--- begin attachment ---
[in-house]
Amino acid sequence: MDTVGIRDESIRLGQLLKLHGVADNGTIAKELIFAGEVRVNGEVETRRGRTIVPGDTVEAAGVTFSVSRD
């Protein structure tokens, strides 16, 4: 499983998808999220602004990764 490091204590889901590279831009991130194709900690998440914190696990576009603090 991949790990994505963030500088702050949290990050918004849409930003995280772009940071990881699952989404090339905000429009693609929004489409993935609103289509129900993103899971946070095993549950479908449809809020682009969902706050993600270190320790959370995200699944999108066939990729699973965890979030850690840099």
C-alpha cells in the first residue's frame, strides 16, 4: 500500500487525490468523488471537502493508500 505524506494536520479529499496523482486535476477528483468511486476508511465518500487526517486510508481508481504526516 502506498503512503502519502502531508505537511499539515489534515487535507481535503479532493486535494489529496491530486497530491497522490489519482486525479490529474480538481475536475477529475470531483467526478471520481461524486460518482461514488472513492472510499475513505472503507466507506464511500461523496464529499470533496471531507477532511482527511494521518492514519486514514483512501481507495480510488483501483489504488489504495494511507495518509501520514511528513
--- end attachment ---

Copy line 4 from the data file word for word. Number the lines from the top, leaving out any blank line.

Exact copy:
C-alpha cells in the first residue's frame, strides 16, 4: 500500500487525490468523488471537502493508500 505524506494536520479529499496523482486535476477528483468511486476508511465518500487526517486510508481508481504526516 502506498503512503502519502502531508505537511499539515489534515487535507481535503479532493486535494489529496491530486497530491497522490489519482486525479490529474480538481475536475477529475470531483467526478471520481461524486460518482461514488472513492472510499475513505472503507466507506464511500461523496464529499470533496471531507477532511482527511494521518492514519486514514483512501481507495480510488483501483489504488489504495494511507495518509501520514511528513